(2018). “What Makes Shaking the Movers Unique?” Report commissioned by The Lawson Foundation available on the Landon Pearson Centre website.
(2018). “‘Too Young to Wed’: Envisioning a ‘generous encounter’ between feminism and the politics of childhood.” In Feminism and the Politics of Childhood: Friends or Foes? Rachel Rosen and Katherine Twamley (eds.), UCL Press, London, U.K.
(2017). “Authenticity, Child Participation and International Child Protection.” International Journal of Human Rights, Special Issue, vol. 21, no. 1, pp. 76-88.
(2017). “Play is a Serious Matter.” International Play Association. Calgary, Alberta.
(2016). “Stockholm +20: Looking Back, Moving Forward.” Bulletin IInfancia. Interamerican Institute of Children and Youth, vol. 2, no.2, pp. 72-86.
(2016). “Introduction: Indigenous Children’s Rights.” Canadian Journal of Children’s Rights, vol.3, no.1, pp. 1-4.
(2015). “Introduction. Thinking Through Sociality: The Importance of Mid-level Concepts.” [with Vered Amit, Sally Anderson, John Postill, Deborah Reed-Danahay, and Gabriela Vargas-Cetina] In Thinking Through Sociality. An Anthropological Interrogation of Key Concepts. Vered Amit, ed., Berghahn Press, pp. 1-20.
(2015). “Network: The Possibilities and Mobilizations of Connections.” [with Vered Amit] In Thinking Through Sociality: An Anthropological Interrogation of Key Concepts. Vered Amit, ed., Berghahn Press, pp. 156-180.
(2013). “Gender, Children’s Rights and Youth Justice: Articles 37 and 40 from the Convention on the Rights of the Child.” Children’s Rights Academic Network, spring.
(2010). “A Festschrift for the Twenty-First Century: Student Voices”(with Kip Pegley) In Music Traditions, Cultures, and Contexts, Gordon Smith and Robin Elliott, eds. Wilfrid Laurier University Press, pp. 295-306.
(2010). “Music and Gender” In Gendered Intersections. An Introduction to Women’s and Gender Studies.” 2nd edition, Pamela Downe and Lesley Biggs, eds. Fernwood Press, 85-95 [First edition, 2005].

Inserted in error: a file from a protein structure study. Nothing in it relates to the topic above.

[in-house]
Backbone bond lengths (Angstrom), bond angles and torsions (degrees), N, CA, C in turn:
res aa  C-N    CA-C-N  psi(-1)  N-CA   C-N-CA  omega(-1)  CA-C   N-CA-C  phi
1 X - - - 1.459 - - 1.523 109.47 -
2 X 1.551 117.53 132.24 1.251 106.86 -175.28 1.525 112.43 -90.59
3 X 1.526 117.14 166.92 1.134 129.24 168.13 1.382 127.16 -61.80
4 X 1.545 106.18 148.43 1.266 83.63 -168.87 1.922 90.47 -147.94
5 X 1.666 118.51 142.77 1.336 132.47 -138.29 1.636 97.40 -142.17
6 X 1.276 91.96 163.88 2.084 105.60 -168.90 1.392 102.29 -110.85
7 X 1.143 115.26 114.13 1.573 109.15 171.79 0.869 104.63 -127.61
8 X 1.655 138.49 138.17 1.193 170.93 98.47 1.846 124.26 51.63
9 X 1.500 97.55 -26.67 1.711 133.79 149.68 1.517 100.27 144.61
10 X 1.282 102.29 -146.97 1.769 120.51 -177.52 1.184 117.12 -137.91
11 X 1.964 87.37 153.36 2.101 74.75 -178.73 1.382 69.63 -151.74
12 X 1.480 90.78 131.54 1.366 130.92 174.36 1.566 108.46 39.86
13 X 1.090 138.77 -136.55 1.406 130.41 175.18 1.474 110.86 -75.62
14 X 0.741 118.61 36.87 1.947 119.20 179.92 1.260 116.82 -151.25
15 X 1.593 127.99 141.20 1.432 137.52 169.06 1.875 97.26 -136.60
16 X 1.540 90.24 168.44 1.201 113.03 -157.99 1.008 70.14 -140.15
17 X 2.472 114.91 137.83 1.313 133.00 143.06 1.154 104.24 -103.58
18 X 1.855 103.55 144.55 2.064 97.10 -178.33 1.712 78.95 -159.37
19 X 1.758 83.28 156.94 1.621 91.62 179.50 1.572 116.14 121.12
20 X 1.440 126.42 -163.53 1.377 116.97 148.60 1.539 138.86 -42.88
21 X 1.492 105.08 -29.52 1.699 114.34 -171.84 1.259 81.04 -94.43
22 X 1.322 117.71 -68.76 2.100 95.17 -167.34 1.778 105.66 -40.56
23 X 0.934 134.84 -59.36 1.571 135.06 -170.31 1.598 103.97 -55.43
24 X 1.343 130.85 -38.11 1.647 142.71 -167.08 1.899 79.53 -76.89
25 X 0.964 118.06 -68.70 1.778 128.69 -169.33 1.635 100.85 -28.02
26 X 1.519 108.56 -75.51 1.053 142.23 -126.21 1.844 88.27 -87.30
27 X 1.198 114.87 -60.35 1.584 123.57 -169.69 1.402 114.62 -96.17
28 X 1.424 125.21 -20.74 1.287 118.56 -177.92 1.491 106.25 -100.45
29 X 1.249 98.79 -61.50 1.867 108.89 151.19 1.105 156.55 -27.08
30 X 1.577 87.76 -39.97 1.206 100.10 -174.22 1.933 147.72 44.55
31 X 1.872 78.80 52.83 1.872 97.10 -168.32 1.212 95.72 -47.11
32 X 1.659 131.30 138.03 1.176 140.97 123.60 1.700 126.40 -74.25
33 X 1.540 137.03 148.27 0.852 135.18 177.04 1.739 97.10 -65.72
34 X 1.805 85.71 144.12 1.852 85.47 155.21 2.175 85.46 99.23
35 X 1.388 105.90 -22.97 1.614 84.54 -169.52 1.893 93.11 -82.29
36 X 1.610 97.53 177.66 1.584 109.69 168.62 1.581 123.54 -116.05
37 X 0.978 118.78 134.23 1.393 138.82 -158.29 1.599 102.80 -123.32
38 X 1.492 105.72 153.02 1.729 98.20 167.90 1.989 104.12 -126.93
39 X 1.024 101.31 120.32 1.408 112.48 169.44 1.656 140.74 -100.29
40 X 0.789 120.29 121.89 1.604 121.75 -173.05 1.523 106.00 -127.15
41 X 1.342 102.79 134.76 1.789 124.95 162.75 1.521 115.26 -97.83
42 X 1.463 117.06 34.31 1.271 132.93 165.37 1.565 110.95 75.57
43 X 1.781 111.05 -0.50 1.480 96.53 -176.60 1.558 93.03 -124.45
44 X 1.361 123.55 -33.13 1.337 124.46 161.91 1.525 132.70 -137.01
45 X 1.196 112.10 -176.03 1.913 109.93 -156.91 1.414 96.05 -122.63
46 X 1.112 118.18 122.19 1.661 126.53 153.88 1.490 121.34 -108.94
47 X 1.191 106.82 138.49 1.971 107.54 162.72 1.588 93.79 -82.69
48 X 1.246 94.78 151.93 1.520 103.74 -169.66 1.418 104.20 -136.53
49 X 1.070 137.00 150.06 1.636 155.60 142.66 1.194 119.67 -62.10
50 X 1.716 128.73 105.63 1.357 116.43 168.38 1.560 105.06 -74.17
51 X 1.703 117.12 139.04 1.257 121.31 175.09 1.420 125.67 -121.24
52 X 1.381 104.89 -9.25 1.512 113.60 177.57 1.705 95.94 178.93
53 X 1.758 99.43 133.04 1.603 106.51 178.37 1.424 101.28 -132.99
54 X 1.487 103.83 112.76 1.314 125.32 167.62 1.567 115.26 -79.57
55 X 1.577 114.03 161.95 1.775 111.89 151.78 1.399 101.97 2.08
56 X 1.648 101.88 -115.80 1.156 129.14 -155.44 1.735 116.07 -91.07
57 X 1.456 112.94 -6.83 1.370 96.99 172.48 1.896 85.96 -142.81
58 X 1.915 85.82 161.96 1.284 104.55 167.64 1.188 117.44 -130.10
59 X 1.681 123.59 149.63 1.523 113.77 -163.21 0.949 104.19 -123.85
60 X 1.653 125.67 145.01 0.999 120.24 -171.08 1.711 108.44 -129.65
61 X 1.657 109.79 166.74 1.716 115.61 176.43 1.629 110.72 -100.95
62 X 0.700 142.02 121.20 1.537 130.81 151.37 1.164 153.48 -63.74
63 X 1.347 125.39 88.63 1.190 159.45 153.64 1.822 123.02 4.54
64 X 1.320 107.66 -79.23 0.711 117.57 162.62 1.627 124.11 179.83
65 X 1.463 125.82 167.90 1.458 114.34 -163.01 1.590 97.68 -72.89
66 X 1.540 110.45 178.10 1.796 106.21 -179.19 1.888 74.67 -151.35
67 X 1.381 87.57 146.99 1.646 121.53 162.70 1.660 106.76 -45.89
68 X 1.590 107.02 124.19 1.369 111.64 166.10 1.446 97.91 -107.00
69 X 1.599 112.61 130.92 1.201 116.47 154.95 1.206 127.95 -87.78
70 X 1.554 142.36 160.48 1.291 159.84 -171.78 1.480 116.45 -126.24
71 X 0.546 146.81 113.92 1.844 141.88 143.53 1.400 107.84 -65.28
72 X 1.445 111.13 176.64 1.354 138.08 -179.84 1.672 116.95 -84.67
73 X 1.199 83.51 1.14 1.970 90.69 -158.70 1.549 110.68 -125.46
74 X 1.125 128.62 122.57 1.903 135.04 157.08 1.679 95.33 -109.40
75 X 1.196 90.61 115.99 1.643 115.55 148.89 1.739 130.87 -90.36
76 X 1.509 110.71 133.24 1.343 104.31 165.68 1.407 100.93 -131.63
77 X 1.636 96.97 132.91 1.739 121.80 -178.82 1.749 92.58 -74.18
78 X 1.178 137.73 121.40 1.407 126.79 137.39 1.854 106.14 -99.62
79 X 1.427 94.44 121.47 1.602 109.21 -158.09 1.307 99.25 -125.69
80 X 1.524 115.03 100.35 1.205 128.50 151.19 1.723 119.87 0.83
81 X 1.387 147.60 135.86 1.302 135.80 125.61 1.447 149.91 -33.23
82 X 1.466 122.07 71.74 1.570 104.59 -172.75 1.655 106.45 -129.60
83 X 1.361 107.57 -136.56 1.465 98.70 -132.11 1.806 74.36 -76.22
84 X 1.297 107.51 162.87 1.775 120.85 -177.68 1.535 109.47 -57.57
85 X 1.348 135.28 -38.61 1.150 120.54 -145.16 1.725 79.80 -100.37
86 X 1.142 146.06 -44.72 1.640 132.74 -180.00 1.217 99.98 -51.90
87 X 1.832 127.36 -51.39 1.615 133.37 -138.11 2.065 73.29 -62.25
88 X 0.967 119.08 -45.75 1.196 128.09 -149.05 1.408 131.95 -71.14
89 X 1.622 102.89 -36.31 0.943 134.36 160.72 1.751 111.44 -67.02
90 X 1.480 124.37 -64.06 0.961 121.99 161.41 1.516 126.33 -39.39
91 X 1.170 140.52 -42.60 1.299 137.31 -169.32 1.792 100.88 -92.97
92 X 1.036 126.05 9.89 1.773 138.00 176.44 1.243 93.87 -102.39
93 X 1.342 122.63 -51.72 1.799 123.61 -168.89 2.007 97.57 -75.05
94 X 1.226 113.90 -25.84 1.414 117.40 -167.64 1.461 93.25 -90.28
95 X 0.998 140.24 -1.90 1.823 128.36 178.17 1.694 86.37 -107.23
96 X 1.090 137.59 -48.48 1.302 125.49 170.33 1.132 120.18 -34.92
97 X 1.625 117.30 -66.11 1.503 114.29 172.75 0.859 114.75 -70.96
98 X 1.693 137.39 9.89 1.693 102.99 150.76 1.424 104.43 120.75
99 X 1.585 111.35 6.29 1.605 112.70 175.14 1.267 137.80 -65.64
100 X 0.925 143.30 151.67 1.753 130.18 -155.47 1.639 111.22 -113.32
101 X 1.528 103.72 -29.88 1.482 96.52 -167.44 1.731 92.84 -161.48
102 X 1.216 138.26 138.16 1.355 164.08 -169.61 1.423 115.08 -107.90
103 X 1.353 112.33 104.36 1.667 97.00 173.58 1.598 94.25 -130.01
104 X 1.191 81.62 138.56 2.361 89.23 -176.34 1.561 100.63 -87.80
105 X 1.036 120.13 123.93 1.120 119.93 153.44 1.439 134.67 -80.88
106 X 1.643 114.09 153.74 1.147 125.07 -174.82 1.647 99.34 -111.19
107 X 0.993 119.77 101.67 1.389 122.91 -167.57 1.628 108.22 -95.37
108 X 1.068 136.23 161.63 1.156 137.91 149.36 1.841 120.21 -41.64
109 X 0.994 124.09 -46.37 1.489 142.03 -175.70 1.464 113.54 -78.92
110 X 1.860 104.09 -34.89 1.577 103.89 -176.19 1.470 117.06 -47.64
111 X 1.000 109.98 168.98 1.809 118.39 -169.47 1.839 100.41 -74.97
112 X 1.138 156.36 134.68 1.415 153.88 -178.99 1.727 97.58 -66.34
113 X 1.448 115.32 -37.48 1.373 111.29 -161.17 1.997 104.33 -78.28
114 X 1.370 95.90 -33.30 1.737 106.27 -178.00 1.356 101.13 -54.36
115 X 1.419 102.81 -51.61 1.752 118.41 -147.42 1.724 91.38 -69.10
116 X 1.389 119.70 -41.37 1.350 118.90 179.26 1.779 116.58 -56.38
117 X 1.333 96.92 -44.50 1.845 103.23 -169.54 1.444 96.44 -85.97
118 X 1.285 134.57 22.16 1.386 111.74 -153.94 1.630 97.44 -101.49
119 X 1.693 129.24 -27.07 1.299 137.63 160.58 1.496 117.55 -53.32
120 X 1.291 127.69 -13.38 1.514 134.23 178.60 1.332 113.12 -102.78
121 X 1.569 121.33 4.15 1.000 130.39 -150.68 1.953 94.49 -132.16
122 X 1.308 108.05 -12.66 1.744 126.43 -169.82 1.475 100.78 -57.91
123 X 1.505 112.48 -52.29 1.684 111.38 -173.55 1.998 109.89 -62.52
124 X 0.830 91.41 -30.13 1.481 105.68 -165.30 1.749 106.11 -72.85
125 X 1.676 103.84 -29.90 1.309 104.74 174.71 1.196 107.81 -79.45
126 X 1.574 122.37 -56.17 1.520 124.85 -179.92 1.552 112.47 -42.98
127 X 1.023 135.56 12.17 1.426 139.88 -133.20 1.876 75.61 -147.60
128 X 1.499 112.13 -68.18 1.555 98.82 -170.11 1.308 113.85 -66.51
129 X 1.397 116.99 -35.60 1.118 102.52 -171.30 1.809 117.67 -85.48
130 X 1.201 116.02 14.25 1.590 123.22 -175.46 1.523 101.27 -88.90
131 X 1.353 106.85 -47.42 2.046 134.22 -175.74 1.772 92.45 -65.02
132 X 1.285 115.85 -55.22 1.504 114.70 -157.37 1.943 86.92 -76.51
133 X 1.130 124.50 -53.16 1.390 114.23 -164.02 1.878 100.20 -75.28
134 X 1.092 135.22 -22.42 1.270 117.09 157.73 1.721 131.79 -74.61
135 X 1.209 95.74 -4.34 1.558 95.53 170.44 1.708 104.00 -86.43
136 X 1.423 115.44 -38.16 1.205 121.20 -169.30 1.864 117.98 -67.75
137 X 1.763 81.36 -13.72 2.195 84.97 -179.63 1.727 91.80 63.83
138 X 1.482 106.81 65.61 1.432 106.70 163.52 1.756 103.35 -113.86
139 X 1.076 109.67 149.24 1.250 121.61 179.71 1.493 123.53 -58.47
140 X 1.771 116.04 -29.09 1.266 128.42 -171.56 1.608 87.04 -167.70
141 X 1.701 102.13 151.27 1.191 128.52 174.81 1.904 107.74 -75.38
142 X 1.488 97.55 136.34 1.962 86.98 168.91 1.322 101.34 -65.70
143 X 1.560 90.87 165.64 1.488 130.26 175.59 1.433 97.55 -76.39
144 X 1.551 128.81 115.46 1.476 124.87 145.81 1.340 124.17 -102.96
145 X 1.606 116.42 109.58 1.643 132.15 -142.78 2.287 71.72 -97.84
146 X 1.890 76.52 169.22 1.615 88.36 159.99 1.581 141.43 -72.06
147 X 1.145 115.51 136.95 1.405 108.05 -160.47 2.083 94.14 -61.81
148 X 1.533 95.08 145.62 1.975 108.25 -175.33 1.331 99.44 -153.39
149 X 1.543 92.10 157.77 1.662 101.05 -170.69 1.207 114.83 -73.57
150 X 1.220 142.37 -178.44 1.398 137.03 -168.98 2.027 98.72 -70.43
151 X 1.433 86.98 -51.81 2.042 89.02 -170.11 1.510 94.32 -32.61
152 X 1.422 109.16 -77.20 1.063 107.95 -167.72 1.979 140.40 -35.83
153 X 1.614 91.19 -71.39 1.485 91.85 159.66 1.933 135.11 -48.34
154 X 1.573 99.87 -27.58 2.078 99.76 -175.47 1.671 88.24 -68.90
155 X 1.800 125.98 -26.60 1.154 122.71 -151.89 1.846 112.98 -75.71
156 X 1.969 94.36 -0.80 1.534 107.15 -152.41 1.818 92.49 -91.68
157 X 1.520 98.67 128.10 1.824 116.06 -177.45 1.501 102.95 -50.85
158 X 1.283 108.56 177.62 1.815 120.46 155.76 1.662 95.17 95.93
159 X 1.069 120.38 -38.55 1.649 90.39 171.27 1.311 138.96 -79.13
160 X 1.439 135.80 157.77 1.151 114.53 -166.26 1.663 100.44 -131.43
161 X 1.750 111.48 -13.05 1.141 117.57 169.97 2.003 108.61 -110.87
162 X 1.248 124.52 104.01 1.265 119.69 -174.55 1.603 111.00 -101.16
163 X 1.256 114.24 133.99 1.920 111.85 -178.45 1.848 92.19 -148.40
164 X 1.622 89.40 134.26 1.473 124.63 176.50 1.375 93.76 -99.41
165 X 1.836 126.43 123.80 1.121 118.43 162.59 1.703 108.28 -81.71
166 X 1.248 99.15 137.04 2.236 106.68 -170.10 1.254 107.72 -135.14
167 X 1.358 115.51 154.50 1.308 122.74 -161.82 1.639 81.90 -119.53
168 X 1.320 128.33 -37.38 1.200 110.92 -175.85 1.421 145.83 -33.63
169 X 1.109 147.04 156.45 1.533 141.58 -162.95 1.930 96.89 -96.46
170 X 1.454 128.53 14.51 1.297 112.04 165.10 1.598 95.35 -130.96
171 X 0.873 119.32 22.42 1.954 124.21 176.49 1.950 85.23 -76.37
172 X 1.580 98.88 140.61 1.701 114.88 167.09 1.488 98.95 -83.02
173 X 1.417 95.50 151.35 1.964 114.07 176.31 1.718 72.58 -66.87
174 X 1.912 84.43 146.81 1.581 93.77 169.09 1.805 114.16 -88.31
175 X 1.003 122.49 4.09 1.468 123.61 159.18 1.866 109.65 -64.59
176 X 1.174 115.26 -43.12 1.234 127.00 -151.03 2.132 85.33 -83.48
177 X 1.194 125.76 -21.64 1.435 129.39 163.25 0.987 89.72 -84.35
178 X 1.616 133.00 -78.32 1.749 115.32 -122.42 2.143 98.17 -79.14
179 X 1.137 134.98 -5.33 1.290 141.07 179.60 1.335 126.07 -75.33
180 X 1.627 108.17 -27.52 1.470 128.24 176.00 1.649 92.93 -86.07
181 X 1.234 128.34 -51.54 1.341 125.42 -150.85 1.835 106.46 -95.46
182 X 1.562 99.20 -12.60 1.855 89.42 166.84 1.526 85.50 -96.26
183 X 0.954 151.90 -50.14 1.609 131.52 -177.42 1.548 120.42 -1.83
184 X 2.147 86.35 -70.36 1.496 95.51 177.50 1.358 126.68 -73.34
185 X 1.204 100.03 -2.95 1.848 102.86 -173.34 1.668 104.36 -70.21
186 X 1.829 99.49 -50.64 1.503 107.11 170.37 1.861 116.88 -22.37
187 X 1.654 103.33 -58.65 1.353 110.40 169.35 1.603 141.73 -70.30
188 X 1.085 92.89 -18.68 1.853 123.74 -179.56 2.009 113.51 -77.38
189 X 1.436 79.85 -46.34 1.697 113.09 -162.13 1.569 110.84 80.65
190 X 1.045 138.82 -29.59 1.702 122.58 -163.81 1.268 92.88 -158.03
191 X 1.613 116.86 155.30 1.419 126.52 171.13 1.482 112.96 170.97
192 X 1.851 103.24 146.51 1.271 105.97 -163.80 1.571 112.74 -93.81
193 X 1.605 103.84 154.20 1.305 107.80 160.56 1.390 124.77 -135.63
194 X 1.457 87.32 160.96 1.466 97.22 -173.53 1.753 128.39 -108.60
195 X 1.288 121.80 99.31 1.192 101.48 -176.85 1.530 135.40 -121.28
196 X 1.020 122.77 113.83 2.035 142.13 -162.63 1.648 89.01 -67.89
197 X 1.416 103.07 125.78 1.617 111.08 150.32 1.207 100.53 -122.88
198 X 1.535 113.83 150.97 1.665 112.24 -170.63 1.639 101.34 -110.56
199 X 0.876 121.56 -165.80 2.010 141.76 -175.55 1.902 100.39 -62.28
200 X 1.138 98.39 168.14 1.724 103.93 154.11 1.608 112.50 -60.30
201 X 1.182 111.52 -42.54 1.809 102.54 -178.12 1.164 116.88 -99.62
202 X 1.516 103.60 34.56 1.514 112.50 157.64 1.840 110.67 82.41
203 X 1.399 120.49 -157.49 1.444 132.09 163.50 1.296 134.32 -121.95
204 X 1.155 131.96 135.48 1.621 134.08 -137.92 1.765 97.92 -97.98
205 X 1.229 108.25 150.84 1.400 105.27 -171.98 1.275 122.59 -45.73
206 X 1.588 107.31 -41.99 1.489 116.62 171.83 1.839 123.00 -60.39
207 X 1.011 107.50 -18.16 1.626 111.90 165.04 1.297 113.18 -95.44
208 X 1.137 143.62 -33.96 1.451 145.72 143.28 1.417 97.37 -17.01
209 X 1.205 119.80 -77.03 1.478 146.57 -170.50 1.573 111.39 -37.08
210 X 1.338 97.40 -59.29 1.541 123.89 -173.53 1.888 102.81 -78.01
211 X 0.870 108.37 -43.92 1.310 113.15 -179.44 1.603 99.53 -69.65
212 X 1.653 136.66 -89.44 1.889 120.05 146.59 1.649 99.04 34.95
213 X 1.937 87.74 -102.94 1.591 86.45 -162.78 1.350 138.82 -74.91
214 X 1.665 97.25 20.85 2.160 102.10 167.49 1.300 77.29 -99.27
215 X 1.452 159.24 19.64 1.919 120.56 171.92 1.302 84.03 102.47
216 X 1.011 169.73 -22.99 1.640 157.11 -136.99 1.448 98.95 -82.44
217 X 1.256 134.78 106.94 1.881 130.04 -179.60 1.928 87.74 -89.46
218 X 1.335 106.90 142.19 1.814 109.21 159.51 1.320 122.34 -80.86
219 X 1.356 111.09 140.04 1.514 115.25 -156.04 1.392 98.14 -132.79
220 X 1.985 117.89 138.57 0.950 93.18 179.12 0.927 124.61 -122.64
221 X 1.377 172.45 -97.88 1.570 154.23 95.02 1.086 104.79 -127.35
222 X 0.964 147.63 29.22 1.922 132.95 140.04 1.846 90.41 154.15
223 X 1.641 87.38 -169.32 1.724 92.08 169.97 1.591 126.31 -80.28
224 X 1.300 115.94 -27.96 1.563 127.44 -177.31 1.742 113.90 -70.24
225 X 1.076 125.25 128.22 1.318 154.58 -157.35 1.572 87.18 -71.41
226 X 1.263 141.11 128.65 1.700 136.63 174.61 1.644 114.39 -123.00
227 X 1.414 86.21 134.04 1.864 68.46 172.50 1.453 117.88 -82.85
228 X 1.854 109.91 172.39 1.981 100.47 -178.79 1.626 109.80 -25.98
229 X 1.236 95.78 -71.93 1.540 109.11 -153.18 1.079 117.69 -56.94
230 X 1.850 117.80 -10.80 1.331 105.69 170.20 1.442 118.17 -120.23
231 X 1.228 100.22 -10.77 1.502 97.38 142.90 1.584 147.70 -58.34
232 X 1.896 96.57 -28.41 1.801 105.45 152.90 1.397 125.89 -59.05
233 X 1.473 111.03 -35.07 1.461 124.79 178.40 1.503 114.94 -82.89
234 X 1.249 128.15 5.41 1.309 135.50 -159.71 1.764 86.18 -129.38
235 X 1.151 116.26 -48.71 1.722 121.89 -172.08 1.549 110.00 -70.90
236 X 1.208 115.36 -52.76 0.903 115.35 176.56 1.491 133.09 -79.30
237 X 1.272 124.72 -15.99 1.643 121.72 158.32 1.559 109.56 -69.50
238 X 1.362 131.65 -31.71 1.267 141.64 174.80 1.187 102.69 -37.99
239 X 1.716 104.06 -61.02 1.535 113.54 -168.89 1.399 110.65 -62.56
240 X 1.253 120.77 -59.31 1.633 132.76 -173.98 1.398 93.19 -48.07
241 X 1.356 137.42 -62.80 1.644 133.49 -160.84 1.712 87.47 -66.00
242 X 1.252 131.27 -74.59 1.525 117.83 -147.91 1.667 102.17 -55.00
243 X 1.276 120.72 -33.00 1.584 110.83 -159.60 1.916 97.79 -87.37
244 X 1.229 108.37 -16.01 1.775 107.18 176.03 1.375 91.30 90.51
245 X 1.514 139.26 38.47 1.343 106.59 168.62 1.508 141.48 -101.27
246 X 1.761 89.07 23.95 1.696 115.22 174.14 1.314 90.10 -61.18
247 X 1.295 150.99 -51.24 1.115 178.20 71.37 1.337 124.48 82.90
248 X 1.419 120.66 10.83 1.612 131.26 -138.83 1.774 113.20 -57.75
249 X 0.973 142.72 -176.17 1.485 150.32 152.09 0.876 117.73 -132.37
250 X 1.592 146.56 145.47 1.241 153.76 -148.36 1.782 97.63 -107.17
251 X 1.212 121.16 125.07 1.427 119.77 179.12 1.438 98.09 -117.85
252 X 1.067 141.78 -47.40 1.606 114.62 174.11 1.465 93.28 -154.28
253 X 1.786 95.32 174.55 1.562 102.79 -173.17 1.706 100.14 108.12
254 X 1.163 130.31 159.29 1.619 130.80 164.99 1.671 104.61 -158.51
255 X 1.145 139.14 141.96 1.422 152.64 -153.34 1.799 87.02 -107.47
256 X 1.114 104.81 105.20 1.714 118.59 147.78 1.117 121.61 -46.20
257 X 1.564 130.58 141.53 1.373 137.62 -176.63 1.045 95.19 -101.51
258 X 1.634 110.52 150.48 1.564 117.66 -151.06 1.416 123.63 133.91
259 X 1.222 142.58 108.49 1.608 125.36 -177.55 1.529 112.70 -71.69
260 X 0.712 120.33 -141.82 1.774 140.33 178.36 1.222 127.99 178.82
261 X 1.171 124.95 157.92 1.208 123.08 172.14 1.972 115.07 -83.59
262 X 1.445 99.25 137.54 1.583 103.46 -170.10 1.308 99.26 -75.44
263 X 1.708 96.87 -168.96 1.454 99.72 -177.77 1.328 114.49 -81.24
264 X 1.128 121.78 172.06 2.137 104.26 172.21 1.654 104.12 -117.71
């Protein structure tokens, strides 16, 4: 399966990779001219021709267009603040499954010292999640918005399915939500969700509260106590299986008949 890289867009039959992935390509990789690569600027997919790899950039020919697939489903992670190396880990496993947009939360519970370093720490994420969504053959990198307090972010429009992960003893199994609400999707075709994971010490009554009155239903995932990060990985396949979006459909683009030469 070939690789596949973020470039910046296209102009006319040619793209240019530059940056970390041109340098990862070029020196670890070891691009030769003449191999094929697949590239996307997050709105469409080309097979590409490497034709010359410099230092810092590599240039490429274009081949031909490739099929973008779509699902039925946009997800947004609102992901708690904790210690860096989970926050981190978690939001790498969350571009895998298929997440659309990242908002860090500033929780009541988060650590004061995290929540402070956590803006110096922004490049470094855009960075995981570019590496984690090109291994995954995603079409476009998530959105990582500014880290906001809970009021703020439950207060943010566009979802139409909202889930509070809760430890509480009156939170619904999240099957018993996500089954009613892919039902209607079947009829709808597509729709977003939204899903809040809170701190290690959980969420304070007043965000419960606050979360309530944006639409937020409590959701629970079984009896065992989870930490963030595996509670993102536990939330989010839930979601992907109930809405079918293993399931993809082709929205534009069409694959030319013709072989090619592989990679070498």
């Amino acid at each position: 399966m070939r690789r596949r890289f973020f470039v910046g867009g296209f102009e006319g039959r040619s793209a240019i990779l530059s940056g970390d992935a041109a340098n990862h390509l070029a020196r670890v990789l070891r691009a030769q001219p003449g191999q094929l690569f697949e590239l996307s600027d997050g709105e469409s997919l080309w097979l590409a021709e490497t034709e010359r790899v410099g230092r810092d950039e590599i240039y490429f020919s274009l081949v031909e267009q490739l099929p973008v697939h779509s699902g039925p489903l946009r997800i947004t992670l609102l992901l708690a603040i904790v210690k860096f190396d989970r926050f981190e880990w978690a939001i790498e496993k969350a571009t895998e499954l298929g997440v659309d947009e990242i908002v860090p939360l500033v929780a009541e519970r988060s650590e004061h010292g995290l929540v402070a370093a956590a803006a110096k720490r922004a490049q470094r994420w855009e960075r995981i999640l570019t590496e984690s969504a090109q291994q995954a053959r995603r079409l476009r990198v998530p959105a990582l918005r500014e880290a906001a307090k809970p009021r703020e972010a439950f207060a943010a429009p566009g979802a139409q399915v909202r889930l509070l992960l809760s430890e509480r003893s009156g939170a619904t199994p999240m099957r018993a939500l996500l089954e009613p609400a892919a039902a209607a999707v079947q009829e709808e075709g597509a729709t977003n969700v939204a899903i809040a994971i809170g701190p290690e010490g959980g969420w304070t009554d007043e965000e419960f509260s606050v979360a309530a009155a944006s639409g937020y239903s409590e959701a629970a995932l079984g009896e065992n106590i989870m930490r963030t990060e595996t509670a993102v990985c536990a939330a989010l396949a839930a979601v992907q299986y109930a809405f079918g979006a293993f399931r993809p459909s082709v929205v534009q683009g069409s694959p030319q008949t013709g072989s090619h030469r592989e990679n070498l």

“Reframing Silences in the Lives of Girls: Reflections on rights-based understandings of gender through education.” Invited Speaker. Interdisciplinary Research Laboratory on the Rights of the Child. Annual Conference, April 13, 2016.
“The Conceptual Edges of Girlhoods and the Too Young to Web, Photo Exhibit.” Canadian Anthropology Society Conference, May 13-18, 2015, Laval University, Laval, Quebec.
“Too Young to Wed’: Globalized Connections and Gendered Economies of Visibility” Children and Globalization: Issues, Policies and Initiatives symposium. The 10th Joint Area Centers Symposium series. University of Illinois at Urbana-Champaign, April 10-12, 2014.
“Growing ‘Foodies’: Food meanings, practices and gendered identities in children’s lives.” Foodways: Diasporic Diners, Transnational Tables And Culinary Connections Conference, poster. Centre for Diaspora and Transnational Studies, University of Toronto, October 4 – Sunday, October 7, 2012.
“’Its Homemade’: Food Meanings and Gendered Identities in Children’s Social Relationships,” American Anthropological Association Conference, San Francisco, California, November 2012.
“’Say 1, 2, 3, 4, 5’: Encountering Youth from the Nishnawbe Aski Nation.” Paper prepared for presentation to an Invited Public Forum “Reconceptualizing Sociality: An Interrogation of Key Concepts,” Baldy Center for Law and Social Policy, SUNY at Buffalo, October 2009.
“’Education, Liberation, I Like You’: Childhood in a Globalizing World” Inaugural Symposium, Graduate program in Music and Culture, Carleton University, October 2008.
“The Gendered implications of globalization for children.” Gender and Social Politics in an Era of Globalization Conference. Carleton University, Institute of Political Economy, April 2007.